They are a bunch of high school seniors and college co-eds, with a high school teacher and his wife thrown in for good measure. They still take a lackadaisical view of school work, skipping classes with great abandon and hanging out in the theatre when they should be in social studies or biology with the best and brightest teachers from the district, lured to the spankin' new school experimenting with the hippie open-school theory of education. That open school environment lends itself to slipping away unnoticed to go party down at Burke Lake or at one of the homes of kids with divorced parents whose now-single head of household is off to work each day.
Maybe they've all gone off to college and still return on breaks to see the left-behinds. Those left-behinds among us take trips to visit the colleges their older friends attend and, a little later, to visit New York City or the Jersey Shore or Virginia Beach where new college graduates plant roots and thrive.
Or having graduated college, they work for little pay but purported great satisfaction at jobs they knew they were made for. Some, hoping to break into acting, toil as waiters and stagehands as they pimp themselves for a breakout role.
At most, they're in their mid-20's, with just a very few married with a newborn or toddler or baby on the way. They have better paying jobs and are truly settled, but still so young and still able to recall adventures to Myrtle Beach or Martha's Vineyard or the crypts or the farewell week of a Mormon boy off to Bolivia for his mission.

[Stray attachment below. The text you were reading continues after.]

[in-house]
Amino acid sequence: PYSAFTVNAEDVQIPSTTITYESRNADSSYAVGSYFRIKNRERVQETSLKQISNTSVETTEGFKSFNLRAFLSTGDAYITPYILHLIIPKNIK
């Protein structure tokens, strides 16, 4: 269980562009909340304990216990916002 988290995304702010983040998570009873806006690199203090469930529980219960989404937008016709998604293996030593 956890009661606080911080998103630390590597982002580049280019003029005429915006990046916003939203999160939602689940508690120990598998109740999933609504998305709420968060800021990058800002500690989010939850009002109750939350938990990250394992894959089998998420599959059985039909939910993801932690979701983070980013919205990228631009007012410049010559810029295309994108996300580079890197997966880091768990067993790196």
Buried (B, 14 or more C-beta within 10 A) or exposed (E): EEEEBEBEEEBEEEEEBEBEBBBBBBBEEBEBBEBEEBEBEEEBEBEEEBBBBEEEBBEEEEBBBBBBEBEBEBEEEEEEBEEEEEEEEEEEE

But no way are they in their 50's, an unimaginable age, older even then most of our parents at the time we were the talk of the little theatre in high school. Facebook postings have clearly been manufactured. He doesn't have grandchildren. She doesn't have children who have graduated from college. He isn't possibly the nurse of the year.
Were I to believe all that -- that they exist in real time as real people -- then that would mean that I, too, am there as well.
Daughter is at about the same age I was when first I met that high school teacher and his wife, when first I forged the strongest of high school bonds with a handful of oddballs and wannabes. Eldest is at the age that I recall as being the best year of my life. Plucking them from this time and placing them at that time doing what we were doing gives me pause. Pause and a wonderment that my kids are now the same age as those friends, frozen in time.